Yet seeing them within days of each other made for a striking — if, at times, excruciating — contrast. The gap between the Star Wars’ first significant TV appearance and its current TV flagship seems more than 12 parsecs wide, not just in quality, but in ambition. It’s also a great indicator of how much more closely brands are protected now versus when someone thought that what the Star Wars universe really needed was Harvey Korman in drag and blackface as a four-armed alien Julia Child impersonator. (Yes, this is a thing that happens in the special. No, it is not the worst thing that happens in the special. Maybe not even one of the three worst things.)

It is not impossible to imagine something like The Star Wars Holiday Special being made today, if only because Tom Hooper’s Cats exists. But it would be damn hard to pull off. Famous bits of intellectual property are the only currency that really matters in modern Hollywood, and they are guarded like gold. Disney’s stewardship of this franchise has had many ups, downs, and fired directors, but no one at that company would allow any of the following things to happen in a Star Wars-related show, let alone all of them at once:

* All the scenes save the ones repurposing footage from the first movie are so overlit that they look cheaper than a daytime soap opera, and no doubt helped inspire The Last Jedi director Rian Johnson’s ongoing crusade against the motion smoothing setting on widescreen TV sets.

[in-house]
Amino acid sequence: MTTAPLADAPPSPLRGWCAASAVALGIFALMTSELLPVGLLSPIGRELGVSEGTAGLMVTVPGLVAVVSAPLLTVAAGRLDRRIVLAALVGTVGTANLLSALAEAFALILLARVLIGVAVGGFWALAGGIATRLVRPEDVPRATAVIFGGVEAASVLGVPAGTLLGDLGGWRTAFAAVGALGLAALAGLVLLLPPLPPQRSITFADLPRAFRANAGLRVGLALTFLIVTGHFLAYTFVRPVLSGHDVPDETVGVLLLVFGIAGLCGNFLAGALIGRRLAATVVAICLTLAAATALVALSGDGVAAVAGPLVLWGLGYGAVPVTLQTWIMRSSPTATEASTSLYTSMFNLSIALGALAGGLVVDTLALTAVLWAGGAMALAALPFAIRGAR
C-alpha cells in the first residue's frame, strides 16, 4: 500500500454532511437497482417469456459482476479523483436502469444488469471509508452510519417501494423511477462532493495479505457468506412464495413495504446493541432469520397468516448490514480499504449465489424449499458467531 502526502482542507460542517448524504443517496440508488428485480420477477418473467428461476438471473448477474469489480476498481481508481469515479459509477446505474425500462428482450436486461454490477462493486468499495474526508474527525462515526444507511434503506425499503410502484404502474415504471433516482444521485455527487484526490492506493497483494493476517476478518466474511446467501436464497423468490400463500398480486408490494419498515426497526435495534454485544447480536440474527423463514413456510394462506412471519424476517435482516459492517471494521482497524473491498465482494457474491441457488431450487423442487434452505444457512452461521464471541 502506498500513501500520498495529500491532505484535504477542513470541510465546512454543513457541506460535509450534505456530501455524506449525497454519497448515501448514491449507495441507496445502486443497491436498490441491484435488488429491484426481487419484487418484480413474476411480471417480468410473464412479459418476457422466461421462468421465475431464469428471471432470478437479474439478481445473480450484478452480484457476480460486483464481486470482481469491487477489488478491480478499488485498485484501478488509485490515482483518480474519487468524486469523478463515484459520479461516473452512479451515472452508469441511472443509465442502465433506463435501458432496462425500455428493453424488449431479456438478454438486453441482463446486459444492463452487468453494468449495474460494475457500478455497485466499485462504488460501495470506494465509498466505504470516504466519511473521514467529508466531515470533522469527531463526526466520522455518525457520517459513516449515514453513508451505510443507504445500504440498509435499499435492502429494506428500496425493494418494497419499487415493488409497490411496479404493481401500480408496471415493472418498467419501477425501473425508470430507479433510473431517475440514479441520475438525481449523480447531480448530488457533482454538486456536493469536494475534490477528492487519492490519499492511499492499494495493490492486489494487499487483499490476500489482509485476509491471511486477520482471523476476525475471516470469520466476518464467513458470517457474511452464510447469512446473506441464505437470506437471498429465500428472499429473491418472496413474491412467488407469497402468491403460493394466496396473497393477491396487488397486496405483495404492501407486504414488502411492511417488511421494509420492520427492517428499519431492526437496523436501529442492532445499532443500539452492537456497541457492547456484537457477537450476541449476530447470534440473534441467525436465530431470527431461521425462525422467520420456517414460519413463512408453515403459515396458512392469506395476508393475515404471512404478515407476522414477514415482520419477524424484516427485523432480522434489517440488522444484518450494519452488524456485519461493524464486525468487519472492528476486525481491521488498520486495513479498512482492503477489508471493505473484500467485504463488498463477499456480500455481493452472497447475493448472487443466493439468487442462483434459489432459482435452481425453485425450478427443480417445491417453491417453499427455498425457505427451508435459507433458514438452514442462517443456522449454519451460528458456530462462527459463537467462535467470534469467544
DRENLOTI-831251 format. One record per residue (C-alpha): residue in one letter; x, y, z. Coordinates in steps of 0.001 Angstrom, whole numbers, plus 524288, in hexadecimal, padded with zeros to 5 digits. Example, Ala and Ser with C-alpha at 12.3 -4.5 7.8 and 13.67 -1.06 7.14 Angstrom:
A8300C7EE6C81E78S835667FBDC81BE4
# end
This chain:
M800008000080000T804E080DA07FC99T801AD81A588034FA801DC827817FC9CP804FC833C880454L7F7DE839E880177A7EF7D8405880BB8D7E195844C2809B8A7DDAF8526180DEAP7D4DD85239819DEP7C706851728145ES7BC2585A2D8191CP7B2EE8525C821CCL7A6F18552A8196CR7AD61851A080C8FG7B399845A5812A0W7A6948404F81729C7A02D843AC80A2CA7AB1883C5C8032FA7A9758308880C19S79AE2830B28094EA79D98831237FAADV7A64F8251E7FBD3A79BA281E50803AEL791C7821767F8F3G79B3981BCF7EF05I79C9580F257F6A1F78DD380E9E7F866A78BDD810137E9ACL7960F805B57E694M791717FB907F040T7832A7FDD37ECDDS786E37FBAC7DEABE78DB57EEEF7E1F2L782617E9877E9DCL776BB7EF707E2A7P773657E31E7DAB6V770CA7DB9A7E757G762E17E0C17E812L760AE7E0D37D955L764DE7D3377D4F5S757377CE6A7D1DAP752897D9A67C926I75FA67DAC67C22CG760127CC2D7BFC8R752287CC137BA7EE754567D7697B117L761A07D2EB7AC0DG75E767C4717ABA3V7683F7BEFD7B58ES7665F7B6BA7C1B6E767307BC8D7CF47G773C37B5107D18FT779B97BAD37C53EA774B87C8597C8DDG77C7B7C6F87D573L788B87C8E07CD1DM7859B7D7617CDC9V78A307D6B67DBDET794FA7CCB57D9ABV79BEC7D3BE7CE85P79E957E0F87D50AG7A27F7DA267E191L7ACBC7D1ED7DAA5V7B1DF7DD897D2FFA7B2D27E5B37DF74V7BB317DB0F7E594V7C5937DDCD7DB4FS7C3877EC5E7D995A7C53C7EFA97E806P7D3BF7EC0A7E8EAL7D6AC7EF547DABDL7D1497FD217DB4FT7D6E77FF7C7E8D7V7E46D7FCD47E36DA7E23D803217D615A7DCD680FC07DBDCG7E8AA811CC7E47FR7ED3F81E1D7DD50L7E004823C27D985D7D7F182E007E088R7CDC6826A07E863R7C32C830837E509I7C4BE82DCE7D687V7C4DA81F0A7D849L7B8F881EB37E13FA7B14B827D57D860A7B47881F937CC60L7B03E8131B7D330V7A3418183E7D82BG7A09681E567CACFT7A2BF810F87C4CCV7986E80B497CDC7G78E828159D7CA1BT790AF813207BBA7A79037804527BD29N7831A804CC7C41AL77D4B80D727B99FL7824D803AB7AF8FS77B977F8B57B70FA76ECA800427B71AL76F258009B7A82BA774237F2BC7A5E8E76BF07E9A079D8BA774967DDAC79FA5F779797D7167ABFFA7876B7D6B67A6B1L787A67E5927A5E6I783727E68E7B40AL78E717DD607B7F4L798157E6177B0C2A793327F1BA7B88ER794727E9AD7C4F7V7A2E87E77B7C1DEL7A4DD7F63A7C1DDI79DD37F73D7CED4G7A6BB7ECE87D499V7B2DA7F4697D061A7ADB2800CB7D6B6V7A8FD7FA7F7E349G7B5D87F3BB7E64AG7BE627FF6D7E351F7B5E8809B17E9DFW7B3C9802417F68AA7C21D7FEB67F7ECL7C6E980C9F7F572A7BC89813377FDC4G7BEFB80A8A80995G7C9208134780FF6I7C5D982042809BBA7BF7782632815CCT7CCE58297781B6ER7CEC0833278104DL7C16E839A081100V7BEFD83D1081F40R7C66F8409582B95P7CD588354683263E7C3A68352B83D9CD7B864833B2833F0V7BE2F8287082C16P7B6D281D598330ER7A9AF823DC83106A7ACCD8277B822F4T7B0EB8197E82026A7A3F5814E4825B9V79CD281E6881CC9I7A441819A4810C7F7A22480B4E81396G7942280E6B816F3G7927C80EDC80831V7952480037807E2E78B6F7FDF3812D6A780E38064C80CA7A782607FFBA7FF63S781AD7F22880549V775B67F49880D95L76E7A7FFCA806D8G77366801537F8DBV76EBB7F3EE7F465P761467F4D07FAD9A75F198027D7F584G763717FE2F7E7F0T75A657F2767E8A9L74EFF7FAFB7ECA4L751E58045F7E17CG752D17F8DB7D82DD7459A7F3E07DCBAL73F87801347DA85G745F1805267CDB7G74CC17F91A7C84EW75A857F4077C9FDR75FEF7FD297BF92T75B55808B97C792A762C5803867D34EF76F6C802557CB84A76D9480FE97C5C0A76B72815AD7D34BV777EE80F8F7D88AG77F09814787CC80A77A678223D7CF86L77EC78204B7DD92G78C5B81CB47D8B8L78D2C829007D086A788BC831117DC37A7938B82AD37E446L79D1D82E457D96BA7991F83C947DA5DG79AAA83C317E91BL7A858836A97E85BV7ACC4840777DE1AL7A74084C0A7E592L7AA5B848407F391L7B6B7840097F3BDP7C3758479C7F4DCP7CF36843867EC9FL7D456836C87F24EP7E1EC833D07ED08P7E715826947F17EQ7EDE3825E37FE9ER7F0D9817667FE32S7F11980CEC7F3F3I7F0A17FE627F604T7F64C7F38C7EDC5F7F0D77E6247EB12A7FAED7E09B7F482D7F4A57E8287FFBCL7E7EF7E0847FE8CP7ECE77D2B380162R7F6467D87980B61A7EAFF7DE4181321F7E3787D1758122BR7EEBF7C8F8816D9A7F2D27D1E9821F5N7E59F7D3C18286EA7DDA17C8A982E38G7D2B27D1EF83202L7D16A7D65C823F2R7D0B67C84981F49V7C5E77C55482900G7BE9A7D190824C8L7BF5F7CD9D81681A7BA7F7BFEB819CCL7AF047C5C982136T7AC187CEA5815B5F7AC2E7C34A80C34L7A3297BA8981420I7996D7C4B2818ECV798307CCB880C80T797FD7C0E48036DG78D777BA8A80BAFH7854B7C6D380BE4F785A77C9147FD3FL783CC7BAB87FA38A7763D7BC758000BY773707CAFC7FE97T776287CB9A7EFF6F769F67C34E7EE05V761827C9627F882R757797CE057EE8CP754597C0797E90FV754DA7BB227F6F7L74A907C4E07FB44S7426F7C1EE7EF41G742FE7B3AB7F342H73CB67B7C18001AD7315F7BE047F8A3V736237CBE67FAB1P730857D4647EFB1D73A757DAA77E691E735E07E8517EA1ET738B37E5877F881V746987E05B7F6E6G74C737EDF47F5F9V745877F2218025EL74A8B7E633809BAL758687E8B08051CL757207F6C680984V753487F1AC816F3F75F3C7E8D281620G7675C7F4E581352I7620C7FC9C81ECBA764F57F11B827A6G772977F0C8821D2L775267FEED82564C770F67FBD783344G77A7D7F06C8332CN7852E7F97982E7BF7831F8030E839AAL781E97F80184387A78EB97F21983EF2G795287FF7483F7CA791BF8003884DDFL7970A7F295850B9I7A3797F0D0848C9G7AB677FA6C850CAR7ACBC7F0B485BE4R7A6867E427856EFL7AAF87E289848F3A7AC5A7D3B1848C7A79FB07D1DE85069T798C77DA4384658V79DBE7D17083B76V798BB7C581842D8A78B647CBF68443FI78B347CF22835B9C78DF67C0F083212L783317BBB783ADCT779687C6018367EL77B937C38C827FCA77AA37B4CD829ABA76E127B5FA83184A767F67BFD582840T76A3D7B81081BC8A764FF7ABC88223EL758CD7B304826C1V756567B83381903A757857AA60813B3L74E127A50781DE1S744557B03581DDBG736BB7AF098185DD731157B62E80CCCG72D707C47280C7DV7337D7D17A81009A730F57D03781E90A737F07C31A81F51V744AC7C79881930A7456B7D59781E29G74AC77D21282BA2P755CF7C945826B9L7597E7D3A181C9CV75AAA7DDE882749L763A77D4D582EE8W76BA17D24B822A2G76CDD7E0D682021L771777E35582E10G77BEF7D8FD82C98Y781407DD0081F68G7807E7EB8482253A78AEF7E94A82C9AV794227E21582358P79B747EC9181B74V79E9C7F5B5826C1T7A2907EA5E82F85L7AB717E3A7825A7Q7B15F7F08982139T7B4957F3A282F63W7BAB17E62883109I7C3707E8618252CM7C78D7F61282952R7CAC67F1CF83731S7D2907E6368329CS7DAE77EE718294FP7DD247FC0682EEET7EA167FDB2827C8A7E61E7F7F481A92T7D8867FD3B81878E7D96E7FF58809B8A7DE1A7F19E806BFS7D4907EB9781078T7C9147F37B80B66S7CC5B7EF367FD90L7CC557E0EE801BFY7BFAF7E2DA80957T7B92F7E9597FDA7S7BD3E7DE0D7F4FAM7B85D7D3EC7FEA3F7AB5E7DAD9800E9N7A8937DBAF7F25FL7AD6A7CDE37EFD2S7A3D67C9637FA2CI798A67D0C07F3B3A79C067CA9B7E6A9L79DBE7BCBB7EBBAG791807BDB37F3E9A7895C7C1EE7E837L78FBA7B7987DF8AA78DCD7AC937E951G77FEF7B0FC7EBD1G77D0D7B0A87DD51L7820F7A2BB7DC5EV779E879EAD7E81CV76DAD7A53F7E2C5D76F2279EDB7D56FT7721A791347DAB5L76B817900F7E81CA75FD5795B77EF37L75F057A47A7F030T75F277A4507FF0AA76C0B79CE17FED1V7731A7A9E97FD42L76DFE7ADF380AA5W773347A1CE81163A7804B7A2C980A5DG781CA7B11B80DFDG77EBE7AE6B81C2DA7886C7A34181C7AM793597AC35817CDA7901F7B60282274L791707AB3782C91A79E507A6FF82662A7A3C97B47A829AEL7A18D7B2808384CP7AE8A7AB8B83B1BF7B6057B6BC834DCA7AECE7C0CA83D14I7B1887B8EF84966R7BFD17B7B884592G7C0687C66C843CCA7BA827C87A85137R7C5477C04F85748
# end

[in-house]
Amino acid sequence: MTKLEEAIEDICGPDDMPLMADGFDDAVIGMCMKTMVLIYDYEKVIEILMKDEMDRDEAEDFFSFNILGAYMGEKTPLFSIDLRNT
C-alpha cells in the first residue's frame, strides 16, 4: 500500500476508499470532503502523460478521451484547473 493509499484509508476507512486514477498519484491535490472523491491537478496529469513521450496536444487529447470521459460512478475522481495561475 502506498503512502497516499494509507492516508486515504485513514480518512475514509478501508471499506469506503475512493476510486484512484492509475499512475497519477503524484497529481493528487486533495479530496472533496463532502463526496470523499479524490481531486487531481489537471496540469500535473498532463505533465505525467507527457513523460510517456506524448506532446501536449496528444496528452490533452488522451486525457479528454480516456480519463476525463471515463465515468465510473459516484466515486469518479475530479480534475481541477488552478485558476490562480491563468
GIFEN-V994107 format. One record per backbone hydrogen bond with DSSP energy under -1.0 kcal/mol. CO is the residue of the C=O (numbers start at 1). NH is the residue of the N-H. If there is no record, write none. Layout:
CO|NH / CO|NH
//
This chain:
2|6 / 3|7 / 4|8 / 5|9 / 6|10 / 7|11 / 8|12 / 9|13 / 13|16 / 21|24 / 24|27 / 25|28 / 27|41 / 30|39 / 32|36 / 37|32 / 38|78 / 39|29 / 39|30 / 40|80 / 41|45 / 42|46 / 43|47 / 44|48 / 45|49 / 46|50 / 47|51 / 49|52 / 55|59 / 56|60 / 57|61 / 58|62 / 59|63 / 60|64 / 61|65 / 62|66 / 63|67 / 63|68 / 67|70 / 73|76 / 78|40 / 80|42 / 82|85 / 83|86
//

* The title card is a hollow white, rather than the already iconic solid yellow, and no one could be bothered trying to match the font of the title crawl for the rest of the opening credits.

* Despite the protestations from the special’s writers to Lucas that Wookiees can’t talk, the opening credits are followed by nine-plus agonizing minutes of domestic drama featuring Chewbacca’s wife Mala, his father Itchy, and his son Lumpy puttering around the family tree house on the planet Kashyyyk, communicating only via growl.

* To compensate for viewers’ inability to understand the Wookiee language — and to pad out a paper-thin story to fill 97 minutes — much of the special involves Chewie’s family watching what passed for television a long time ago in a galaxy far, far away, including a holographic circus act, a music video featuring Jefferson Starship, and the aforementioned cooking show with Korman explaining the proper way to prepare Bantha loin, plus something else that I really should save for the end.

* Also, Art Carney — only a few years removed from winning an Oscar for Harry and Tonto, no less — has to carry long swaths of the Kashyyyk section as trading post manager (and secret member of the Rebel Alliance) Saun Dann, while looking utterly confused about what he’s doing there. Eventually, he just resorts to playing Ed Norton, his famous character from The Honeymooners.

* It’s clear that none of the three main actors wants to be there, with Ford looking throughout like he wants to fire his agent for getting him into this mess, Hamill looking puzzled (or just uncomfortable under all that foundation), and Fisher looking glazed until she gets to sing a terrible song about Life Day (to the tune of John Williams’ Star Wars fanfare) in the closing minutes.